It’s a common misconception that soil is simply dirt. The kind that gets stuck under your fingernails and leaves unsightly stains on your kid’s clothes. Quality soil is much more than just dirt. It’s organic matter that provides the support your plants need to grow and thrive.

When it’s well-nourished, your garden’s soil will have a living and breathing community of microorganisms that help maintain it’s physical condition. These microorganisms will help capture water, recycle nutrients and ward off nasty pests.

Clues your garden soil needs improvement

There are some obvious clues your garden’s soil needs nourishment, beyond your plants simply not growing. These include:

  • Discolouration of leaves, particularly those sitting low
  • The foliage is turning purple
  • Foliage is looking healthy and lush, but the plants bare no fruit
  • There are puddles of water within the garden
  • The soil is crumbly and dry
  • There is an influx of wild-flowers
  • Your plant’s roots are stunted

Building quality soil in your garden

If you suspect your garden’s soil is lacking in nutrients, not all is lost. There are some easy things you can do to improve its composition and enhance the microorganisms. Here is some general advice to work your way to healthy soil:

1. Plant the right varieties for your soil type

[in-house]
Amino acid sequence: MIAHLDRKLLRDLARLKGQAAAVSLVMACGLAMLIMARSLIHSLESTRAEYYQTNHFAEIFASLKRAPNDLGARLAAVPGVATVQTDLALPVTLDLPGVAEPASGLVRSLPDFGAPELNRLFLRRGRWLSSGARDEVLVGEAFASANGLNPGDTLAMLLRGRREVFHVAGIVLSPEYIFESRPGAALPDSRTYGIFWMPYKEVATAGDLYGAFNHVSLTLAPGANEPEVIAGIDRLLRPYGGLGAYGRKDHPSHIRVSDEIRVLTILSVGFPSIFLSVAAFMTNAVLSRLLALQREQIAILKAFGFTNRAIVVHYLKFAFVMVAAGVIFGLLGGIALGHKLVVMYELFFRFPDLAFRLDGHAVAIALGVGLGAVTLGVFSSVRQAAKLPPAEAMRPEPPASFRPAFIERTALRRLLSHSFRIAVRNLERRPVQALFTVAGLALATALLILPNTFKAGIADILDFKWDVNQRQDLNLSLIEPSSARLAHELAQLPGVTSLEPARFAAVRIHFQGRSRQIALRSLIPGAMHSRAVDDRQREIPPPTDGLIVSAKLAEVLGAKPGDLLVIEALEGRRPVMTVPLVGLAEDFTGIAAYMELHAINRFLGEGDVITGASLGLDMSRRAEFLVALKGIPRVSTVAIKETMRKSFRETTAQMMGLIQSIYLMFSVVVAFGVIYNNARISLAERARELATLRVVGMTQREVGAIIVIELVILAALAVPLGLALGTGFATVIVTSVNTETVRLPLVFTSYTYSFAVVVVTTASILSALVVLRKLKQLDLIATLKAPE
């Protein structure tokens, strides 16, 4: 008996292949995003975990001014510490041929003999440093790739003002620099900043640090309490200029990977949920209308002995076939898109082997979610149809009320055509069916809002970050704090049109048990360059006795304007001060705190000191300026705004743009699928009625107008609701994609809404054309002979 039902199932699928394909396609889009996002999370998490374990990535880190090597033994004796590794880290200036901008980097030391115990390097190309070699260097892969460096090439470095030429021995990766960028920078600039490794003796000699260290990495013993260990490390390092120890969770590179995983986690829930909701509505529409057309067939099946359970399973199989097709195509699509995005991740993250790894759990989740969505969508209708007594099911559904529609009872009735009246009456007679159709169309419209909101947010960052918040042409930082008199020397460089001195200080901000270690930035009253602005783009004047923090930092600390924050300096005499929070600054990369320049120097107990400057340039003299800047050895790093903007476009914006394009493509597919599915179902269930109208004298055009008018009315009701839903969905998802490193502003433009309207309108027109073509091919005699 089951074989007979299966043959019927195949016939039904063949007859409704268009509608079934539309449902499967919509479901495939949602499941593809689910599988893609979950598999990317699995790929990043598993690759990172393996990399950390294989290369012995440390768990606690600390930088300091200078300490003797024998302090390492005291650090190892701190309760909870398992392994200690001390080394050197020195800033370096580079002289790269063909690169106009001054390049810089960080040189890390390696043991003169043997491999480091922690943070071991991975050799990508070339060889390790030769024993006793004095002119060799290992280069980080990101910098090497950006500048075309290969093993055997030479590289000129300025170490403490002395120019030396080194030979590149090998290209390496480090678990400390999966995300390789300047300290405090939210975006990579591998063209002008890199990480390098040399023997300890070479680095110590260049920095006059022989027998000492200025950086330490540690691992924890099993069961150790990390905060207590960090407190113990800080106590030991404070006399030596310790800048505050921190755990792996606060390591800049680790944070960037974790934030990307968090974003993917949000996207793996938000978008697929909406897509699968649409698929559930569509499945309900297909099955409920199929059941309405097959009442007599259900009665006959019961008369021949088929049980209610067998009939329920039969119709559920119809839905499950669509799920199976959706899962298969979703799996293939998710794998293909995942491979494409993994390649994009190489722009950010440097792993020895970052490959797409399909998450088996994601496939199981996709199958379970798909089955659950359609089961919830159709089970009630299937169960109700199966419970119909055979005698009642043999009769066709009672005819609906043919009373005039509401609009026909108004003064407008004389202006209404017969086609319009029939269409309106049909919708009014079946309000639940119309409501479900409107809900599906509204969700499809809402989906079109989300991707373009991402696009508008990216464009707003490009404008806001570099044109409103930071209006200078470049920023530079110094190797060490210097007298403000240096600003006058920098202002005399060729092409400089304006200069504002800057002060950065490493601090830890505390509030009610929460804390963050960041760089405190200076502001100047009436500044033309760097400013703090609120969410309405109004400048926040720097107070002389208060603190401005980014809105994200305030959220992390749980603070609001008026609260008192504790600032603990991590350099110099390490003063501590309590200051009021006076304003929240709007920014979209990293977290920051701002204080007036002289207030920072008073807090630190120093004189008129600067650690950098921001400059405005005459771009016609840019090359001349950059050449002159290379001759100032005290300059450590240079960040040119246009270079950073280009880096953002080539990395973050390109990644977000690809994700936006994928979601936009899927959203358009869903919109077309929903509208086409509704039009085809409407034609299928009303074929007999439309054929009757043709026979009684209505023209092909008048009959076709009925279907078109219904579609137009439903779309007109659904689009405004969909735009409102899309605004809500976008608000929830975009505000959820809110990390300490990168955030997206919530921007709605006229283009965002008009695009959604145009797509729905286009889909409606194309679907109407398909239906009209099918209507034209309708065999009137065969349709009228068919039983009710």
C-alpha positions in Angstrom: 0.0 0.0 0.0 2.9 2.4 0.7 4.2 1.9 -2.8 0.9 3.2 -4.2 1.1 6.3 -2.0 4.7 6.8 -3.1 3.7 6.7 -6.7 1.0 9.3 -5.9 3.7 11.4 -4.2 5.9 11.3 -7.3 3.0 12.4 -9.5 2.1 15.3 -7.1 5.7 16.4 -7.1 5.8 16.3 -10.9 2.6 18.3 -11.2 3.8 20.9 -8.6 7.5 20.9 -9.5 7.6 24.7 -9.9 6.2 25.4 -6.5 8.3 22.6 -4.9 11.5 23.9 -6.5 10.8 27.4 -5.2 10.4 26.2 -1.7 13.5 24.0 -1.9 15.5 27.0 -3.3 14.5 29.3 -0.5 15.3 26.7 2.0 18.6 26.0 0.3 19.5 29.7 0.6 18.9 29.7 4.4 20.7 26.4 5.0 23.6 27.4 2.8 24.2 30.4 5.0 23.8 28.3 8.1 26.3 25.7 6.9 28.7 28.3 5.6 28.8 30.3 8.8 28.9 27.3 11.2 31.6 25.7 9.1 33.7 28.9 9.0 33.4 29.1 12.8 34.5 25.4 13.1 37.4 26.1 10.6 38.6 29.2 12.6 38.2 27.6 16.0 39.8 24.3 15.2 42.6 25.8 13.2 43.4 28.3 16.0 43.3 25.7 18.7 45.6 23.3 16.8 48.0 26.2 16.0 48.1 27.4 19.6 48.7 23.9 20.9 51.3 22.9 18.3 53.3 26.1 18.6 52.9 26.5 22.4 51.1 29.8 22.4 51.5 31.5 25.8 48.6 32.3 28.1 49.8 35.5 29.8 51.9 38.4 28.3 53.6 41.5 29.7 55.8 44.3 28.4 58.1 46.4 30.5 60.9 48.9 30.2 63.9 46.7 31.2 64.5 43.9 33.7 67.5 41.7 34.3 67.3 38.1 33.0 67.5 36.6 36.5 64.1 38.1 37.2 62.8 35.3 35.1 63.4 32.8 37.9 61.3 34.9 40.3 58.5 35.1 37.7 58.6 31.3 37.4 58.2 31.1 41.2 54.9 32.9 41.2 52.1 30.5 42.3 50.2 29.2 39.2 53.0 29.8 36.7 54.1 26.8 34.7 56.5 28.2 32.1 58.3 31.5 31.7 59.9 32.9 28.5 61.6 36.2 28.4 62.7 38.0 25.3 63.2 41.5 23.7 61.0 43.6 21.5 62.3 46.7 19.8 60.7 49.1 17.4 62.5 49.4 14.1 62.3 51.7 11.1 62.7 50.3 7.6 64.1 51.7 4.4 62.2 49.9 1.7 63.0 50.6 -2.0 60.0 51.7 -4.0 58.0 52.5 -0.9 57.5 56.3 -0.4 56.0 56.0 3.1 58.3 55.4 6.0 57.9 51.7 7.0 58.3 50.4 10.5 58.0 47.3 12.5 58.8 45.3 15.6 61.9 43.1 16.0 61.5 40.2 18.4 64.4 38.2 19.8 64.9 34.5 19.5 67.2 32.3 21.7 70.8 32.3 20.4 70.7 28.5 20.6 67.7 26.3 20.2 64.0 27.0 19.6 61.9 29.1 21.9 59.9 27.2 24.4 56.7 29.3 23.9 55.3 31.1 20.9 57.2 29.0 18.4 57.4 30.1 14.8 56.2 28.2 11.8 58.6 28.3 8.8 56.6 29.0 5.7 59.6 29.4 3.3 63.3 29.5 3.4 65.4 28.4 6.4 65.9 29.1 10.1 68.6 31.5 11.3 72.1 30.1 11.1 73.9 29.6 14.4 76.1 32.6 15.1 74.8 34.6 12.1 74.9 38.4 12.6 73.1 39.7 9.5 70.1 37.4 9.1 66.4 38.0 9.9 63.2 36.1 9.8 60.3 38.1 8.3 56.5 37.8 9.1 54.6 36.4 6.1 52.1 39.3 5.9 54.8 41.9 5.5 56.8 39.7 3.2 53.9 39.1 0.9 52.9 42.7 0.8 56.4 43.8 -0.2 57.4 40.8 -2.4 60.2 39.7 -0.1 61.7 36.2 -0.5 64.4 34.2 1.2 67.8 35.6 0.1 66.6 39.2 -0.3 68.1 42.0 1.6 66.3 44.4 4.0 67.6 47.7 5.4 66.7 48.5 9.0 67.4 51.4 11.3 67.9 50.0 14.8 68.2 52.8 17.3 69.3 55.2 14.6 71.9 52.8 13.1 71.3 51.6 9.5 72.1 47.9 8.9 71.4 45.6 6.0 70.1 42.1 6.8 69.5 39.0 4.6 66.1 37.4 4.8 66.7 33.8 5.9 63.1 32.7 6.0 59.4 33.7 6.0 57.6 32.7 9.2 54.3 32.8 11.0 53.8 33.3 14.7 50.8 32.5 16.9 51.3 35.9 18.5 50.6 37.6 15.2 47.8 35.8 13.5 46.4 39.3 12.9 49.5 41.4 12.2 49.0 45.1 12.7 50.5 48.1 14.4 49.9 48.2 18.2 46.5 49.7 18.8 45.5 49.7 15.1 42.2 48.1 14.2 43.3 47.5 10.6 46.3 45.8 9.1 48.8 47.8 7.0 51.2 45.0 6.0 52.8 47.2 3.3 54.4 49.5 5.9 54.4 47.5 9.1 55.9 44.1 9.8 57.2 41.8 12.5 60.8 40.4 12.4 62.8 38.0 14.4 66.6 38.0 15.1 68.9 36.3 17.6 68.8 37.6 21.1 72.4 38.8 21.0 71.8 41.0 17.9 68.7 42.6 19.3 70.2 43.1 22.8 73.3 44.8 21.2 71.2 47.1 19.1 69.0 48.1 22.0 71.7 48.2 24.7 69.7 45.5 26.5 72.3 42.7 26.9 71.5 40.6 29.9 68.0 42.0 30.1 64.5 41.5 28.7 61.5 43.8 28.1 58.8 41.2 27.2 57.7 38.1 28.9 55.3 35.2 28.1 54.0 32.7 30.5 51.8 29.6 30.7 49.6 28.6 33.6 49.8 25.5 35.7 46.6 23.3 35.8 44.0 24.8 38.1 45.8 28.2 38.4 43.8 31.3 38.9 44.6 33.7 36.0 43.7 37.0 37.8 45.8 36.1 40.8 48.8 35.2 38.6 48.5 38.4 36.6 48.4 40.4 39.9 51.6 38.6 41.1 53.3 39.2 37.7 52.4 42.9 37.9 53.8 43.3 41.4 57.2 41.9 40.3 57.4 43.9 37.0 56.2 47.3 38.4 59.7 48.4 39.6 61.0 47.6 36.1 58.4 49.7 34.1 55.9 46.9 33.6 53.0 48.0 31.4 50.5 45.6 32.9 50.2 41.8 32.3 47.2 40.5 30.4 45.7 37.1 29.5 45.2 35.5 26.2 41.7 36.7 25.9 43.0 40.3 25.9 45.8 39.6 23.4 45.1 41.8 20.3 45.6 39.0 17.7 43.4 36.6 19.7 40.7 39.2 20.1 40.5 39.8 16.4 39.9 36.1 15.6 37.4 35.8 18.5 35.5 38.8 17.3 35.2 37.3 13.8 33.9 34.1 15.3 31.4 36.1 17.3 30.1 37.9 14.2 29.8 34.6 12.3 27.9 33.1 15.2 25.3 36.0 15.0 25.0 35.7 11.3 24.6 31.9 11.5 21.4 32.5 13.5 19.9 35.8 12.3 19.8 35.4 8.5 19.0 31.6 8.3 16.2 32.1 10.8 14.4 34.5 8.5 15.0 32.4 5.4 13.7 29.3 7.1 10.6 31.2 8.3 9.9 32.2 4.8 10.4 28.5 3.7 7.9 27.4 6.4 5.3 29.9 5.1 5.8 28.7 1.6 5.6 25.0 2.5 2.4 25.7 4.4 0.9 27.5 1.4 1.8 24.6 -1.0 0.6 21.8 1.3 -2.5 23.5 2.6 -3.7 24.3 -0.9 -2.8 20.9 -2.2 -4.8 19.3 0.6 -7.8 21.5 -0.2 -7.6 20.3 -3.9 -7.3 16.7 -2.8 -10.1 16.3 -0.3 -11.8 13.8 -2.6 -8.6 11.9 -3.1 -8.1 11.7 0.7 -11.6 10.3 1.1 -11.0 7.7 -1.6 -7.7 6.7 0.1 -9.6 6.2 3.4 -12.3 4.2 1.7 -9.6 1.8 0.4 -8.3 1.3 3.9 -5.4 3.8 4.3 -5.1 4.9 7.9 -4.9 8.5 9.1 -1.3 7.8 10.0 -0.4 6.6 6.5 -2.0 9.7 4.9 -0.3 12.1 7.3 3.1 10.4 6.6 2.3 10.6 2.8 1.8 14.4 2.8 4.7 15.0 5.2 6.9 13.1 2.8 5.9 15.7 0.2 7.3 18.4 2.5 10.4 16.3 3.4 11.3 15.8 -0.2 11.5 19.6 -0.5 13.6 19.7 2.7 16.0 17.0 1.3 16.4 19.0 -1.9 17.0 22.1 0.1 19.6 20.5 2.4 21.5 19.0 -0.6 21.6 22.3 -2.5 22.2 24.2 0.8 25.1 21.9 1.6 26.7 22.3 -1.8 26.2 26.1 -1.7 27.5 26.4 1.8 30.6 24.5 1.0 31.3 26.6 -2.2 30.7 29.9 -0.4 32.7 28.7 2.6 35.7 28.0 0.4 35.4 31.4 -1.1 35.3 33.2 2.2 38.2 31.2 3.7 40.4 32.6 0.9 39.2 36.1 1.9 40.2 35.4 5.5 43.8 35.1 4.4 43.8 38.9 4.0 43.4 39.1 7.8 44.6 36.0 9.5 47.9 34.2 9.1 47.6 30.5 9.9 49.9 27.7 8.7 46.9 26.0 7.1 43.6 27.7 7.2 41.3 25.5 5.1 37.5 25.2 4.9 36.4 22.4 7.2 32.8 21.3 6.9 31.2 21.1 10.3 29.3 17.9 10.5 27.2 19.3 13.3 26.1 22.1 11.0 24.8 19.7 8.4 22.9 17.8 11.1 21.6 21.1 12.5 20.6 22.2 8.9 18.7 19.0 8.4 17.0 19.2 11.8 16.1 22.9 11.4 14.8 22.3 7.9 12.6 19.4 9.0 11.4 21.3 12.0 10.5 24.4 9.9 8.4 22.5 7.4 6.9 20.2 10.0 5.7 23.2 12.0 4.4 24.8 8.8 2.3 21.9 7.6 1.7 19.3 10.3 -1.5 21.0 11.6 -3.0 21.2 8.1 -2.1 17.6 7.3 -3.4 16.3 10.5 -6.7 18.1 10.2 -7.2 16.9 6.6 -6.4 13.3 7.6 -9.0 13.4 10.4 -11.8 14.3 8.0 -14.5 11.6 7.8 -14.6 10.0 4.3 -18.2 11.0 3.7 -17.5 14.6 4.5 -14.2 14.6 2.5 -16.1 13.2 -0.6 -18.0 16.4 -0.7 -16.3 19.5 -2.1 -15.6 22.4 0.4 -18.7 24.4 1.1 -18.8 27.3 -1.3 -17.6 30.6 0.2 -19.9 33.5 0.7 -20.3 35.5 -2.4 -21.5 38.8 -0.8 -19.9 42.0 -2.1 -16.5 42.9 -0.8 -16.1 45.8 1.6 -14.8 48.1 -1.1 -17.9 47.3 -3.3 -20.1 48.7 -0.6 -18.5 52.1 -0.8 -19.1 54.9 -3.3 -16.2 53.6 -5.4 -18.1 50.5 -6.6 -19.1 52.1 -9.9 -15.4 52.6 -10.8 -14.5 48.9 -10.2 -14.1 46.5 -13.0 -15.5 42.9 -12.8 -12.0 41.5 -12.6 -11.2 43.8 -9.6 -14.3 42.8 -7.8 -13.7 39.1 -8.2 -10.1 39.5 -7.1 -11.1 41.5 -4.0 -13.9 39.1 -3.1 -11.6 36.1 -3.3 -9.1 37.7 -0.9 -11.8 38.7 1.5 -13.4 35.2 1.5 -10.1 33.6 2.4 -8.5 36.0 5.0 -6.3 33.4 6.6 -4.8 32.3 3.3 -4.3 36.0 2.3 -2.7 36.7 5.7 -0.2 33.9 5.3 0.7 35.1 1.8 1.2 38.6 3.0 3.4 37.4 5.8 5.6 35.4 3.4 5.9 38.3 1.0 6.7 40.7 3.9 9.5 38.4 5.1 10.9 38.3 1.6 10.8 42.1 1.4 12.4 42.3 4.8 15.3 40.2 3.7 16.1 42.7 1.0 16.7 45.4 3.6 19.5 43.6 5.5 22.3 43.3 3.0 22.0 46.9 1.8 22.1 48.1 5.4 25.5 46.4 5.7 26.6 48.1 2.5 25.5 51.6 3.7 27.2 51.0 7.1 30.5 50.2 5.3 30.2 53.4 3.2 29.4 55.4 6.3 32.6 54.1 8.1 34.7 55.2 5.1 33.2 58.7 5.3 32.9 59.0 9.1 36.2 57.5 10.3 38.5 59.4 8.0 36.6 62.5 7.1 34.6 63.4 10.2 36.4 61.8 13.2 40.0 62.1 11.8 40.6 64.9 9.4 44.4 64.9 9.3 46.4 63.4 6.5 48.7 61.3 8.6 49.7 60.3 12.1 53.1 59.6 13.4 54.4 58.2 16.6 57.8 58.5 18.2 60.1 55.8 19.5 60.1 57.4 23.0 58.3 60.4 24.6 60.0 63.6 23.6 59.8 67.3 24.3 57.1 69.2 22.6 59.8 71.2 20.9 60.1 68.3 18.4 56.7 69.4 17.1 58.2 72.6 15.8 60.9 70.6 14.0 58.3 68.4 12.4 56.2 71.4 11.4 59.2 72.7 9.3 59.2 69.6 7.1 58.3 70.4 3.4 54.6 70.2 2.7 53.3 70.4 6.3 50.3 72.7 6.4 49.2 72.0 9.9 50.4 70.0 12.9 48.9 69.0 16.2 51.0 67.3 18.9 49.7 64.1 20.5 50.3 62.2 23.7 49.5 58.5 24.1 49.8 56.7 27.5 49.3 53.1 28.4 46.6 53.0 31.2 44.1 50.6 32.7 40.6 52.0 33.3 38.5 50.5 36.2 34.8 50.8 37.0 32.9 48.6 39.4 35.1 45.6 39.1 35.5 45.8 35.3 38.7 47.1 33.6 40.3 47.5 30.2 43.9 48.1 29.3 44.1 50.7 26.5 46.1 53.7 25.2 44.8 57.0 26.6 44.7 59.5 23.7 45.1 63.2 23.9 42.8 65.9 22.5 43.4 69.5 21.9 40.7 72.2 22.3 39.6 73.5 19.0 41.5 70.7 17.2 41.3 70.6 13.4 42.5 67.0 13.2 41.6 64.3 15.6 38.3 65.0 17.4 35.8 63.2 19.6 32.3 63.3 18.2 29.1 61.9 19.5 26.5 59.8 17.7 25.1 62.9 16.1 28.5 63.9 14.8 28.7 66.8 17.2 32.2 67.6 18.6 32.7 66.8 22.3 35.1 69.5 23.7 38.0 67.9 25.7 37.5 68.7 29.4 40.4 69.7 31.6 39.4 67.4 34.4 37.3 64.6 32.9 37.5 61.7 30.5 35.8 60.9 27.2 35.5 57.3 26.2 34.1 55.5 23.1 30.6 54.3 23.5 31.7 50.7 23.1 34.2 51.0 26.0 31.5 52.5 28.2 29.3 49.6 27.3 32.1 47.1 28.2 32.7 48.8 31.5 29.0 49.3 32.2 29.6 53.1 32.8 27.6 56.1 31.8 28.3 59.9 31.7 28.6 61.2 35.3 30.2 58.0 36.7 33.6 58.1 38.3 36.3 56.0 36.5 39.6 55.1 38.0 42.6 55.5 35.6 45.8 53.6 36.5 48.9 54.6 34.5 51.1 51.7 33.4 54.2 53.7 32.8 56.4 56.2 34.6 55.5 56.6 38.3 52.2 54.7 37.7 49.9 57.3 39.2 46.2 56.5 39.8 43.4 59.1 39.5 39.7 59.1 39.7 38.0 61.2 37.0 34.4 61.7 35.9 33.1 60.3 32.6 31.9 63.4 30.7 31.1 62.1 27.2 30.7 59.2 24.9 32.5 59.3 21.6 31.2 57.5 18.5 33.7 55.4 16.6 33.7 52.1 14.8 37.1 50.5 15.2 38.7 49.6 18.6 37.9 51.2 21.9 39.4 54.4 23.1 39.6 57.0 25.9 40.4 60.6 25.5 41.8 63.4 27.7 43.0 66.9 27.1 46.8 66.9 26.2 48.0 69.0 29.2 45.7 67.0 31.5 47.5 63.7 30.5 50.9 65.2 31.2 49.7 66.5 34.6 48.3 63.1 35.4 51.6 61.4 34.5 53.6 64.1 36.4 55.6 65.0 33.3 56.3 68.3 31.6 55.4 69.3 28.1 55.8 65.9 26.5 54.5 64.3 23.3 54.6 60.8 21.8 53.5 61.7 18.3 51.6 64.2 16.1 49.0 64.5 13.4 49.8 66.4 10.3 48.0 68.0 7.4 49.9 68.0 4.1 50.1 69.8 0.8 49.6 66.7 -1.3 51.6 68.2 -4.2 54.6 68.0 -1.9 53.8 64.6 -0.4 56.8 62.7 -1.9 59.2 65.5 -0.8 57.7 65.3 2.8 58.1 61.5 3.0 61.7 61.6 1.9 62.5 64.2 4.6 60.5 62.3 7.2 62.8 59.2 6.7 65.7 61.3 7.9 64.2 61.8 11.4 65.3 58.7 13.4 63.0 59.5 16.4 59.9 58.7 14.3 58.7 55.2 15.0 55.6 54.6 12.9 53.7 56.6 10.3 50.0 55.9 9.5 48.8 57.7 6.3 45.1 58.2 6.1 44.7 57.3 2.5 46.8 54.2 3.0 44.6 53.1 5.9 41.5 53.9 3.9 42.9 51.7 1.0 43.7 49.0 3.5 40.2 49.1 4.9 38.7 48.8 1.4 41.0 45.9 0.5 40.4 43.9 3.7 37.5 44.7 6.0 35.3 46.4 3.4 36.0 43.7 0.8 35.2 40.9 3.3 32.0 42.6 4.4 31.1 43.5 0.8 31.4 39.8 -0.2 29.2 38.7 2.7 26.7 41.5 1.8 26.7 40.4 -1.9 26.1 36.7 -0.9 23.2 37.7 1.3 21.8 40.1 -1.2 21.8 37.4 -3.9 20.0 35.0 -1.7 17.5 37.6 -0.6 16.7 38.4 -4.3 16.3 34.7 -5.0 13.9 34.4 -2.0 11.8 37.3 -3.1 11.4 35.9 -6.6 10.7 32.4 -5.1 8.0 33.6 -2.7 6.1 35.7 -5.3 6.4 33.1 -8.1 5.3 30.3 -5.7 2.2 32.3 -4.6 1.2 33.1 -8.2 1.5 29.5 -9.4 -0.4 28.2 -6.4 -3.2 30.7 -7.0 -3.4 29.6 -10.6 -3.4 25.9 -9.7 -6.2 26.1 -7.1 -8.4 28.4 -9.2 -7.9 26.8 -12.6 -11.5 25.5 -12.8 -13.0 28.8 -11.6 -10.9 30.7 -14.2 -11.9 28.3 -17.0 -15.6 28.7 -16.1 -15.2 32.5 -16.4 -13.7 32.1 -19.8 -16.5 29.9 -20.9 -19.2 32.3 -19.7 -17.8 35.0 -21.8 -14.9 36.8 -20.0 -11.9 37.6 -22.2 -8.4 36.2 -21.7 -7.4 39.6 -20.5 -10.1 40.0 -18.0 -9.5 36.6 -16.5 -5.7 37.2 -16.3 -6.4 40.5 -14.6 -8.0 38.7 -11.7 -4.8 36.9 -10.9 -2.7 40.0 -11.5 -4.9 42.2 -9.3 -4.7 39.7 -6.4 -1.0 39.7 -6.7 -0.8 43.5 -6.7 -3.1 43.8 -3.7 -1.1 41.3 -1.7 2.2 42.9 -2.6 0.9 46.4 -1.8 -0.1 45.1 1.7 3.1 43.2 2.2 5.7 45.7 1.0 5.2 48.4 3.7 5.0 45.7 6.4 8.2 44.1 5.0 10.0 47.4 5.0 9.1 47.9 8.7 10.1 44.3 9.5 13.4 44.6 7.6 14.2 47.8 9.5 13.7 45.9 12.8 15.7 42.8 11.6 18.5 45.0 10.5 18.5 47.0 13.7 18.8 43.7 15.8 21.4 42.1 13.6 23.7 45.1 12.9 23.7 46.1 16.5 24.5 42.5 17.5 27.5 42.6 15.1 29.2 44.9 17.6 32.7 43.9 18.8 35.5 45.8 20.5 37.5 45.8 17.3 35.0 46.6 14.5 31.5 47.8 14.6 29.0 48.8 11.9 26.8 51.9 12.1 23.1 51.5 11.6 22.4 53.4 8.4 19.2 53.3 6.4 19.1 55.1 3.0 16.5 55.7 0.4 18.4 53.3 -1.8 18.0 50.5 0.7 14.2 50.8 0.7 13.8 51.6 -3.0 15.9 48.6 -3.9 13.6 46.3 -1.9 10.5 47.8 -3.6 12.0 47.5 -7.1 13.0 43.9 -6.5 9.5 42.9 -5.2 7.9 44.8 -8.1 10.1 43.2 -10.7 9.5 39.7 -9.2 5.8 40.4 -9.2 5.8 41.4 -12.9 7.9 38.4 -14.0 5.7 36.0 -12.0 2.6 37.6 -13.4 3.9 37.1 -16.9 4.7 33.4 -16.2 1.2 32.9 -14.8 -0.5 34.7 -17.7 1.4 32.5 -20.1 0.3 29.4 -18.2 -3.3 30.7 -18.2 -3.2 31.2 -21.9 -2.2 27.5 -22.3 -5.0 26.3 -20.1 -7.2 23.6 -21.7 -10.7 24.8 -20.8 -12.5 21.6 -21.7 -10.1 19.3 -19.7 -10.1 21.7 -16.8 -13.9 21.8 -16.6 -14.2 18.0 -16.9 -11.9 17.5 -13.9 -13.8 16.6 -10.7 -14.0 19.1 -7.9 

No time to spend on improve your garden’s soil? Planting the right varieties to suit the soil type is vital if you want anything to grow. And if you have no idea what your soil type is, look at what naturally grows in your immediate area. Don’t just peer over your neighbours fence to see what’s in their garden; they may have a greener thumb than you!

2.  Give your soil a good feed

It’s the soil that needs feeding, not necessarily the plants. Laying out organic matter such as blood and bone, manure or kitchen compost is a great way to nourish your soil.  You can even utilise falling leaves and the roots of plants to naturally decay. In between seasons, add concentrated manurers, like sheep manurer, to boost the nutrients and all time for the breakdown of the matter before the plants need to additional nourishment.

3. Avoid overworking your soil

Overworking your soil can disrupt the microorganisms and damage the organic matter’s structure. Gently loosen the soil to improve the air and water flow, but avoid continual digging and turning.

4. Apply mulch to the garden

Just as your skin gets dry overtime without moisturiser, your soil can loose nutrients and water when left bare. Laying down mulch can protect your plants and the soil, especially when the weather is warm. Manure, tree and perennial cuttings, hedge trimmings and leaves can all be used to feed and nourish your soil.

If you have the space, use a vacant garden bed to house mulch so it’s regularly accessible when you’re looking for add nutrients.

So, before you criticise your gardening skills or think you’ve been cursed with a brown thumb, turn to nourishing your garden’s soil! You may be just amazed at the difference quality soil makes.